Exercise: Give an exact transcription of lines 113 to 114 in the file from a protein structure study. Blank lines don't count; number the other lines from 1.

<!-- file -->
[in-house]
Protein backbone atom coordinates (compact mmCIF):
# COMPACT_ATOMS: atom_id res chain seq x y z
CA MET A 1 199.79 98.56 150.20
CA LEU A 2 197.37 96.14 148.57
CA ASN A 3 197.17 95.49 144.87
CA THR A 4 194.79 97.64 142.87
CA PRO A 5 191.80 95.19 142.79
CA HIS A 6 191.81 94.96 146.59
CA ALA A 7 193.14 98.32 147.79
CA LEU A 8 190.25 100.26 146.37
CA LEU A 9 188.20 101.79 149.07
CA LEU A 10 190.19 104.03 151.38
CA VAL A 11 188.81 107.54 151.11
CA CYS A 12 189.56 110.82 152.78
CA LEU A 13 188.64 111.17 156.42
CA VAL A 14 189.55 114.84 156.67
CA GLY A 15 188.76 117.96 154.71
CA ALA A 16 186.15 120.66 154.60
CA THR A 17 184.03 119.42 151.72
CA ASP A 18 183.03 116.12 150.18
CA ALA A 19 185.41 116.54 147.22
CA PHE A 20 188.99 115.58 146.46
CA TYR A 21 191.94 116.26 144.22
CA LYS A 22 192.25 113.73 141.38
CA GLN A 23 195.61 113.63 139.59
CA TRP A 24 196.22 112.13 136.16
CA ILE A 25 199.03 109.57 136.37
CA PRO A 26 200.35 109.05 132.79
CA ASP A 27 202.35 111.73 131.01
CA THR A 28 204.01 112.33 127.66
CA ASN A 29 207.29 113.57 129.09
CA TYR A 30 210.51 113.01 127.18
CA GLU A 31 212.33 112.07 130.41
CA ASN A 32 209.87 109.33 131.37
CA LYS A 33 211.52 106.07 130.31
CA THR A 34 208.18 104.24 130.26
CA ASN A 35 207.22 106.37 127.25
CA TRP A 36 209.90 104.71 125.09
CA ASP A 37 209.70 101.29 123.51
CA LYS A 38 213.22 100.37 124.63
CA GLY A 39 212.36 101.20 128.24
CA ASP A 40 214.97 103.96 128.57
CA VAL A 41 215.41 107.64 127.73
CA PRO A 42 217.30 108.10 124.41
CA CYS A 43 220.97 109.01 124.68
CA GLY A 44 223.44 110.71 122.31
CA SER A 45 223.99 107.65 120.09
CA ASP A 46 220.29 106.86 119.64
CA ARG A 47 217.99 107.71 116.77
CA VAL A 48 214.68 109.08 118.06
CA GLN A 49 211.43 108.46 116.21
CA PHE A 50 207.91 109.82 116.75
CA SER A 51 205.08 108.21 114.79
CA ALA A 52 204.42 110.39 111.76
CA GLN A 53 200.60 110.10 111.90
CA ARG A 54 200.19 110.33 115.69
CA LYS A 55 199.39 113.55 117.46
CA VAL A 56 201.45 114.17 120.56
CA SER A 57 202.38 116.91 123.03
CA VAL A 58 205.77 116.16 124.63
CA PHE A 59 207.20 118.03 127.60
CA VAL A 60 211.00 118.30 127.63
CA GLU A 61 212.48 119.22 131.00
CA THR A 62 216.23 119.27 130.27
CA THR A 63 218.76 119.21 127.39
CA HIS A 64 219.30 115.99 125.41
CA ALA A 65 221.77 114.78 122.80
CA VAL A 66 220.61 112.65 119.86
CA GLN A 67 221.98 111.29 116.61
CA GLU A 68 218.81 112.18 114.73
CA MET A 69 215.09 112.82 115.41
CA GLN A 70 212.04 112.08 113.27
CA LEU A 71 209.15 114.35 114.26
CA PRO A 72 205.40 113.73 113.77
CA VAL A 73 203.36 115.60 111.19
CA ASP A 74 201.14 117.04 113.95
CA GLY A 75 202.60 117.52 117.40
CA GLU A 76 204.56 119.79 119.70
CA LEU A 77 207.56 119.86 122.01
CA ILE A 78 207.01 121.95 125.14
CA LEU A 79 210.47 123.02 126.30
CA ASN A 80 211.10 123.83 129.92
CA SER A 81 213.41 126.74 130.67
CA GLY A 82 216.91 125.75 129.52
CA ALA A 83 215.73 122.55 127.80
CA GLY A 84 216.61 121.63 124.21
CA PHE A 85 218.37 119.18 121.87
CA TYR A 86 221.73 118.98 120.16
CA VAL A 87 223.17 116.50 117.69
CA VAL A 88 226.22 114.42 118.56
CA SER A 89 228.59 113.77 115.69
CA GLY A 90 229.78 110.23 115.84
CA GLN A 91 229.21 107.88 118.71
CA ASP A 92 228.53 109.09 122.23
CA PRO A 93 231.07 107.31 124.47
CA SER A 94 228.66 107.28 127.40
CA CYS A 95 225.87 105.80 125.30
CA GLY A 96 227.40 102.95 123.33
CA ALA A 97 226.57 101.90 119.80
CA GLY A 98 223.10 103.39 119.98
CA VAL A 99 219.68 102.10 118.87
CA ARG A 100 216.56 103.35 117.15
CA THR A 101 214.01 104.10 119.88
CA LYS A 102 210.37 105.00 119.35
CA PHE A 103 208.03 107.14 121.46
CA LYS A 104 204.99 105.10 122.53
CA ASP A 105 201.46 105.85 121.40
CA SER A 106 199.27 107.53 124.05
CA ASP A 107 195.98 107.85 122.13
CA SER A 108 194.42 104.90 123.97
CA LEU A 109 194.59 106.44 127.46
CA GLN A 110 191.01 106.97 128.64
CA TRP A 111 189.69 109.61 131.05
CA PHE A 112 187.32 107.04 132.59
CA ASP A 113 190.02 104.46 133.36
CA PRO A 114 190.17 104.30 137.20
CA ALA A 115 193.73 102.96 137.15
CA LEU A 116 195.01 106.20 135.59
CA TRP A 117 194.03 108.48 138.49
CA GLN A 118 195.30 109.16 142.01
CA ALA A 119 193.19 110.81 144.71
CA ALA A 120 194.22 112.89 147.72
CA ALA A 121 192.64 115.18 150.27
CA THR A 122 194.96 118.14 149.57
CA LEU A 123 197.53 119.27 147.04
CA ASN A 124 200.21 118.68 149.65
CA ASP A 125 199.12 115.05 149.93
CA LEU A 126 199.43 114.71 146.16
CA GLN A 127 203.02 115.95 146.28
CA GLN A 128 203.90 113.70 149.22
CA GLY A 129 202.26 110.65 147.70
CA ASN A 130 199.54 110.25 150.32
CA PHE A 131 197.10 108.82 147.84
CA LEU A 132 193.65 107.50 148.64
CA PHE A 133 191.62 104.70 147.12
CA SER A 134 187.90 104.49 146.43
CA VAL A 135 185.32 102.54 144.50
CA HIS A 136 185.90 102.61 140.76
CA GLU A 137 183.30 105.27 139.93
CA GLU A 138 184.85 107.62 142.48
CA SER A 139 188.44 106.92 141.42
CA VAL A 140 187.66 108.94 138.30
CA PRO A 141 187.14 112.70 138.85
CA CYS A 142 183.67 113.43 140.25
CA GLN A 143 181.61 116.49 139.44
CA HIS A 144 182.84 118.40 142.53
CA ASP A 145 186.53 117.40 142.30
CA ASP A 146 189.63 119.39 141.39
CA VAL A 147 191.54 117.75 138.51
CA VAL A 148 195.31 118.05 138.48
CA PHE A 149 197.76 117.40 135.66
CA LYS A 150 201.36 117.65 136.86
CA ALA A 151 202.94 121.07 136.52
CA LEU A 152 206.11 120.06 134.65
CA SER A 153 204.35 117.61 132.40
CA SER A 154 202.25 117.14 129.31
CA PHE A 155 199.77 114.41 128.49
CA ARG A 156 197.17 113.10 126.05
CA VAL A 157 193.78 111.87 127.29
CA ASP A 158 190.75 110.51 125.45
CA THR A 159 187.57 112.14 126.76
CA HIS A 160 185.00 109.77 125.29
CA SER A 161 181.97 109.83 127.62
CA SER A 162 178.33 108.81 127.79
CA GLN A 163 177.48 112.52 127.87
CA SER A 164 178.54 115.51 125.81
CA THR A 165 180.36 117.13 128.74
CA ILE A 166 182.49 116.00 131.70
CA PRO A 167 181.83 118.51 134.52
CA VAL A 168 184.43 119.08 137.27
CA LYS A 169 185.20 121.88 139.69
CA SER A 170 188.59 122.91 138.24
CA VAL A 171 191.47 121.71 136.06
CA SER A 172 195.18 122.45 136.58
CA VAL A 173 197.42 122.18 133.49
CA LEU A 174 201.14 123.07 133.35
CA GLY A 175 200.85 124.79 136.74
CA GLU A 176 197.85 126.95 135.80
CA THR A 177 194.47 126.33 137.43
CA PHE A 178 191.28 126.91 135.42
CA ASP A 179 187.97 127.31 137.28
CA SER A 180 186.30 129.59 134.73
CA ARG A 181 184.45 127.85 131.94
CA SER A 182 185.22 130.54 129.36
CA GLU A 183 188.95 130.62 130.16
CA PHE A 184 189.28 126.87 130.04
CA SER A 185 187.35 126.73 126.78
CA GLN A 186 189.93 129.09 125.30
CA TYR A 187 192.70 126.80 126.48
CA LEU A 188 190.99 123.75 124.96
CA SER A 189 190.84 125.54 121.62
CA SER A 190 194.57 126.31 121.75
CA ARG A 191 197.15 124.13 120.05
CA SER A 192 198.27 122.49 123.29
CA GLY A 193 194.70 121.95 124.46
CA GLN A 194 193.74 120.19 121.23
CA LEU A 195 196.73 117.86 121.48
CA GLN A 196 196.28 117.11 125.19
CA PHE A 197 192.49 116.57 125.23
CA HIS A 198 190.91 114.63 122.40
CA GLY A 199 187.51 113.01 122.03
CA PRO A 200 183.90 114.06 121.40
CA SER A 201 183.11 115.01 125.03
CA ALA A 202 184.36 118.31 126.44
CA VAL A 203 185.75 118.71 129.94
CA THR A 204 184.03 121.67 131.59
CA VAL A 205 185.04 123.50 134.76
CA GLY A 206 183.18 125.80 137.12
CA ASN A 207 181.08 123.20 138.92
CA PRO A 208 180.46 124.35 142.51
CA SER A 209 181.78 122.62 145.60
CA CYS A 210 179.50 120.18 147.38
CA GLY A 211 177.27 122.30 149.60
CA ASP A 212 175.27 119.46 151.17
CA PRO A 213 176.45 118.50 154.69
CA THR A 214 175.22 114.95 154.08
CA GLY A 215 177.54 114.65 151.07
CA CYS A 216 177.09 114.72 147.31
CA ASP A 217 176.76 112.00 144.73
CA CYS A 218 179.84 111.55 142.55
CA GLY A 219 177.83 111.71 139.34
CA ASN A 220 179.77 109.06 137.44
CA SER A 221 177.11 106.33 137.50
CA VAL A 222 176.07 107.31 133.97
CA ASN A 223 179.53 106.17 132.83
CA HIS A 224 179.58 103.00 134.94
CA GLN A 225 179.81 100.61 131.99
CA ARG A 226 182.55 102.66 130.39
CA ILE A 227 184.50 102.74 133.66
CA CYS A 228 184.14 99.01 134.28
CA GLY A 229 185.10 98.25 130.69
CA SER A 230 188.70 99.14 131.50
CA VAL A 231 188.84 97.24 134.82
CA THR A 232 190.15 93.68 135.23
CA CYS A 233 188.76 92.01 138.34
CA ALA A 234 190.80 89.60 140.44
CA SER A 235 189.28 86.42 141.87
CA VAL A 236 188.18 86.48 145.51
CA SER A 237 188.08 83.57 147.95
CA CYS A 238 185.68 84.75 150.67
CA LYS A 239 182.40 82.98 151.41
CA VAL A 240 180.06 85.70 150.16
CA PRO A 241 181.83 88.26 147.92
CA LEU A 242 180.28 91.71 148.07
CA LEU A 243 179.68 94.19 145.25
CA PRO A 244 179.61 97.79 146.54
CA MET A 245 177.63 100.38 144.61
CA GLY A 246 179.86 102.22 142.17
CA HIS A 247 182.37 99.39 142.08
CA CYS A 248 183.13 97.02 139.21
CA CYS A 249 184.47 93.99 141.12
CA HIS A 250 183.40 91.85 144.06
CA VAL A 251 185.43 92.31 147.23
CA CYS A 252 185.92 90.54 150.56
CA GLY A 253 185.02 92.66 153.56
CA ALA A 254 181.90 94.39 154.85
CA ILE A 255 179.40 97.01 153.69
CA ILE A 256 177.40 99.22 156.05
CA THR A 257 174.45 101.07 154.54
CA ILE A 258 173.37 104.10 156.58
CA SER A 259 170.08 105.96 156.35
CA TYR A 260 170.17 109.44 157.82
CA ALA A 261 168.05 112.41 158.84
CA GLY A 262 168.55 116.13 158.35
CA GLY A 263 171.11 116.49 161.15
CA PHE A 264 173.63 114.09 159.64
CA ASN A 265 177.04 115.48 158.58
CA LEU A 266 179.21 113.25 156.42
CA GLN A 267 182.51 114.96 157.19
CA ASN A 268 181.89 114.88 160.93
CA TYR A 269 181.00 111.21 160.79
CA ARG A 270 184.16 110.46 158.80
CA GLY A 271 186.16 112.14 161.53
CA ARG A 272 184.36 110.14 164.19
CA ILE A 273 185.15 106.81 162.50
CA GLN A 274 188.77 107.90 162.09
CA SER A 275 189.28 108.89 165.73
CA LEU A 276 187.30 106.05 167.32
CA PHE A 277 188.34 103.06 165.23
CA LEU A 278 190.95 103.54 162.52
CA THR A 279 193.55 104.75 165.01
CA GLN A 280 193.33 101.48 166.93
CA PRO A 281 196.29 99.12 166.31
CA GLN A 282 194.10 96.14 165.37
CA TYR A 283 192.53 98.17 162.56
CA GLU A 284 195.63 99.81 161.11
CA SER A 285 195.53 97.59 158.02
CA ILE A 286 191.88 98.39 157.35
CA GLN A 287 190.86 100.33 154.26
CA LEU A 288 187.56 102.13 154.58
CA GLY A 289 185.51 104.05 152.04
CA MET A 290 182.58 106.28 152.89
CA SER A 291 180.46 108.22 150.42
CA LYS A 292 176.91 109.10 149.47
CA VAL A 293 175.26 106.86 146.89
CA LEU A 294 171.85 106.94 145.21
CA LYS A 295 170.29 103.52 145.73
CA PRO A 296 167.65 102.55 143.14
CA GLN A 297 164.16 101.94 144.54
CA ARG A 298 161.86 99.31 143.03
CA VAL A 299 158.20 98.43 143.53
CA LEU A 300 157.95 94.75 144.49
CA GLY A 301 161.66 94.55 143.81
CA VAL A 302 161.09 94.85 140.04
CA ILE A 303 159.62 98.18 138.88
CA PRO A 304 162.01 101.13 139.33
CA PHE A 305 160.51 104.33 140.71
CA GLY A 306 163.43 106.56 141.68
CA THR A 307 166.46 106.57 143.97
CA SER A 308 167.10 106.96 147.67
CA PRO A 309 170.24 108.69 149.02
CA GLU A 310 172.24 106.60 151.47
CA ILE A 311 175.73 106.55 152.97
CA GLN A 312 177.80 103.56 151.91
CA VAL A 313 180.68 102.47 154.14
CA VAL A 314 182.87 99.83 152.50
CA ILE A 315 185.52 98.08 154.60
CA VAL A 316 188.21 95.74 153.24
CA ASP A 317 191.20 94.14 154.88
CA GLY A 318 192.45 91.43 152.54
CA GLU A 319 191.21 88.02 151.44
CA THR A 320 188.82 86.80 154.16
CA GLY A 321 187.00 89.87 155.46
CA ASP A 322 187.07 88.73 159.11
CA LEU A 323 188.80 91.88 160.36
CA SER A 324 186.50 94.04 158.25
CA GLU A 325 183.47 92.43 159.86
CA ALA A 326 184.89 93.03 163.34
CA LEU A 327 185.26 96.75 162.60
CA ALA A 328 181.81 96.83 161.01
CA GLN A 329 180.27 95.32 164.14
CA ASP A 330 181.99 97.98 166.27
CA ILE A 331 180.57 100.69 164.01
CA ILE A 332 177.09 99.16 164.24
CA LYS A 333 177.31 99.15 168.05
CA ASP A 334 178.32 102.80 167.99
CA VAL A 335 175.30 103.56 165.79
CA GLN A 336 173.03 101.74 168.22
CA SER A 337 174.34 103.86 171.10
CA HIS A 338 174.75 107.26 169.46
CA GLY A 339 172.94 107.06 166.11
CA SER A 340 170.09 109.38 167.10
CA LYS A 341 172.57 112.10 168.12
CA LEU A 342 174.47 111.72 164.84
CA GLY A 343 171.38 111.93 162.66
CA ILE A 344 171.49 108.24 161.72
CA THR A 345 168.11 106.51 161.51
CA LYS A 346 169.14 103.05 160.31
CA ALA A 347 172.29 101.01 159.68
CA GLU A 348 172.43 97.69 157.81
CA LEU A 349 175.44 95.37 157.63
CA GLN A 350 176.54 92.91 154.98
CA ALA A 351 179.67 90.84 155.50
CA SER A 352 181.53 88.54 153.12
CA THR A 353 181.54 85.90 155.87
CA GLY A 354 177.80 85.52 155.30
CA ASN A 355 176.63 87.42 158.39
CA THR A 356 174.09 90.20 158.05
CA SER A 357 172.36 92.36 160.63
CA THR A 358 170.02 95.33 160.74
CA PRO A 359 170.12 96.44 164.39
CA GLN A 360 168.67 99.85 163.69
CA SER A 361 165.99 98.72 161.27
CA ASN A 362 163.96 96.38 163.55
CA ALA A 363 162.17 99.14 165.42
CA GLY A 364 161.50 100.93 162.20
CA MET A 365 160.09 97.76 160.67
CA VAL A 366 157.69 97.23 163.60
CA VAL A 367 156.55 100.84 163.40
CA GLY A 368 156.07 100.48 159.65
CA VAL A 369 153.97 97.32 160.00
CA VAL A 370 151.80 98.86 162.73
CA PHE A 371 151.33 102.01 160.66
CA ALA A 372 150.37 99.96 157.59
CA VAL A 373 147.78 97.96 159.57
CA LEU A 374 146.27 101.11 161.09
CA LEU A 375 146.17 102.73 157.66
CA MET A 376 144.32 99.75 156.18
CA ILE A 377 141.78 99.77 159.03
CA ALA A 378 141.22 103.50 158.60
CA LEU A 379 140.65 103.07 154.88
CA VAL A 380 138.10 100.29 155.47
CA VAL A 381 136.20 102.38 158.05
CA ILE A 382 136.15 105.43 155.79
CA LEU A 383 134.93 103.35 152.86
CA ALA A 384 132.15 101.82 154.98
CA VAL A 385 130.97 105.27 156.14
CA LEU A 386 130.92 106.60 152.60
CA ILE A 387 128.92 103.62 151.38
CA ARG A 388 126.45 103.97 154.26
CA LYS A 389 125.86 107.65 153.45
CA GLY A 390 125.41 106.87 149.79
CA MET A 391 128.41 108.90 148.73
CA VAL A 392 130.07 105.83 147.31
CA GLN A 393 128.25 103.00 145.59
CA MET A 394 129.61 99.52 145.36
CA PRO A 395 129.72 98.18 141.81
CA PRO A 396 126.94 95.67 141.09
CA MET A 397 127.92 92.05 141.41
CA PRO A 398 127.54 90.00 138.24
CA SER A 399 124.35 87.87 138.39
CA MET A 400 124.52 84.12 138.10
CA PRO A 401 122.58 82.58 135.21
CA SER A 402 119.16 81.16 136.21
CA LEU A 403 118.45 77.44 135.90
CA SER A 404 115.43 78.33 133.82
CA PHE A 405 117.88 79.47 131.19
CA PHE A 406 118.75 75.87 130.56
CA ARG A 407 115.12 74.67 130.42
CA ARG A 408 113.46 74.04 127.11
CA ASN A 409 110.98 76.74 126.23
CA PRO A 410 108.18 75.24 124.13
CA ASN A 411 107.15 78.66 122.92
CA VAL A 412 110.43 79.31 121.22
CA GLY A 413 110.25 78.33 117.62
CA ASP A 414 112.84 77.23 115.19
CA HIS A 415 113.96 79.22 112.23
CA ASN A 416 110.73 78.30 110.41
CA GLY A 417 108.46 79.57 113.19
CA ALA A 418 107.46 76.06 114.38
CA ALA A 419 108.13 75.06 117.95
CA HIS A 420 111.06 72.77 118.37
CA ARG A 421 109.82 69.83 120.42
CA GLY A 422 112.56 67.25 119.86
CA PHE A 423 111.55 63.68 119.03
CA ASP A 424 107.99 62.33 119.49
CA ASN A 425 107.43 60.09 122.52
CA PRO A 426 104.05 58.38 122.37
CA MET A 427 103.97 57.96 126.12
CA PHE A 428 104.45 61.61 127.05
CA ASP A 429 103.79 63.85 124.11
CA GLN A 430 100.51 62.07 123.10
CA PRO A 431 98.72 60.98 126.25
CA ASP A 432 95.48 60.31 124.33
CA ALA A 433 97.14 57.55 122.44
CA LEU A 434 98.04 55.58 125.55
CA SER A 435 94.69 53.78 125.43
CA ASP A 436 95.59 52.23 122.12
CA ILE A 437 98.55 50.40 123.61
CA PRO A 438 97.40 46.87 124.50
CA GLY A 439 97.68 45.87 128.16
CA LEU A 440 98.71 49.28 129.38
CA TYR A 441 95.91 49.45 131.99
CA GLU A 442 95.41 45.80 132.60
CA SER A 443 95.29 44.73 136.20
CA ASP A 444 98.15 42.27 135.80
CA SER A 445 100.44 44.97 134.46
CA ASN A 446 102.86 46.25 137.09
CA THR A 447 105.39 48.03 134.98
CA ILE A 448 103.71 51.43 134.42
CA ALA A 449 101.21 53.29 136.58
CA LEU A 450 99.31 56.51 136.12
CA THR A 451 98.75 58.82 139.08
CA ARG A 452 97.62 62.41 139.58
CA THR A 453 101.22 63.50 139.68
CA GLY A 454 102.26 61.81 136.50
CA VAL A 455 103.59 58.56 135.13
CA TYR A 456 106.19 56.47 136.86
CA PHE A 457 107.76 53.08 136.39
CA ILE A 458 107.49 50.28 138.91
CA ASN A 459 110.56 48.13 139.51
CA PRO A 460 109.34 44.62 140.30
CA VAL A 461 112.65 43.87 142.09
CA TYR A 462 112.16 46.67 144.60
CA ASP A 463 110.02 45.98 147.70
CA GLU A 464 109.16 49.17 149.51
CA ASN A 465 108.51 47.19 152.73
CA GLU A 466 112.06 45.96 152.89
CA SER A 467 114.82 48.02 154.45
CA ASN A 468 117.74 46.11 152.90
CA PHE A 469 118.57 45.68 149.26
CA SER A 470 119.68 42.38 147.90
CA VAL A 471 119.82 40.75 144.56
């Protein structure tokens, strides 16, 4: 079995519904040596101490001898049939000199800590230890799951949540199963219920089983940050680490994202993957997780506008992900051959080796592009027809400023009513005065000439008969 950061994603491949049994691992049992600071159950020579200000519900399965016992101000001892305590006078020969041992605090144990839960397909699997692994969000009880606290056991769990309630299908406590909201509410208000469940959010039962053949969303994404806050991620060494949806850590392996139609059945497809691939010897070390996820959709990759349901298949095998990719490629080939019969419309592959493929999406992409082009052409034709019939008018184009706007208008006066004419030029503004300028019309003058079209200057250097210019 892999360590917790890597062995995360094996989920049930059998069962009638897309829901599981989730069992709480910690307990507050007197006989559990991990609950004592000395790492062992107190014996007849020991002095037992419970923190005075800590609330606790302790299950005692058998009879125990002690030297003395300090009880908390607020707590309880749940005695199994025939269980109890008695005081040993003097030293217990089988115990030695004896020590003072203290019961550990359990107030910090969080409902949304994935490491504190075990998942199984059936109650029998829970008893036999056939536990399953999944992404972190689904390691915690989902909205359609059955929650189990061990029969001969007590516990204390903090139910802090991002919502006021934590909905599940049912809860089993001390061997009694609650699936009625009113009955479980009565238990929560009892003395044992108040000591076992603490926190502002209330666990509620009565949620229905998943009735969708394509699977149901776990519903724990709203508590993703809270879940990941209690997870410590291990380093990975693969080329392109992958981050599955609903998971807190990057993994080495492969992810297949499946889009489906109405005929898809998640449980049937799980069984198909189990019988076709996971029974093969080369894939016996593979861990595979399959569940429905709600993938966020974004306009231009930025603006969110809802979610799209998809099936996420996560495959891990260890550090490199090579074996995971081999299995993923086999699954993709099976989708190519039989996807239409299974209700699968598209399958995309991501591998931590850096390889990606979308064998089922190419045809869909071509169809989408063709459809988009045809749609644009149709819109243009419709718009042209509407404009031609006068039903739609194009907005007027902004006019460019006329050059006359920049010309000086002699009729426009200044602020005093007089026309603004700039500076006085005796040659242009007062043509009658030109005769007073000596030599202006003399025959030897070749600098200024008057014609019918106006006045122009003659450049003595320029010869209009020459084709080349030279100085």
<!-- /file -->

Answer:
CA GLN A 110 191.01 106.97 128.64
CA TRP A 111 189.69 109.61 131.05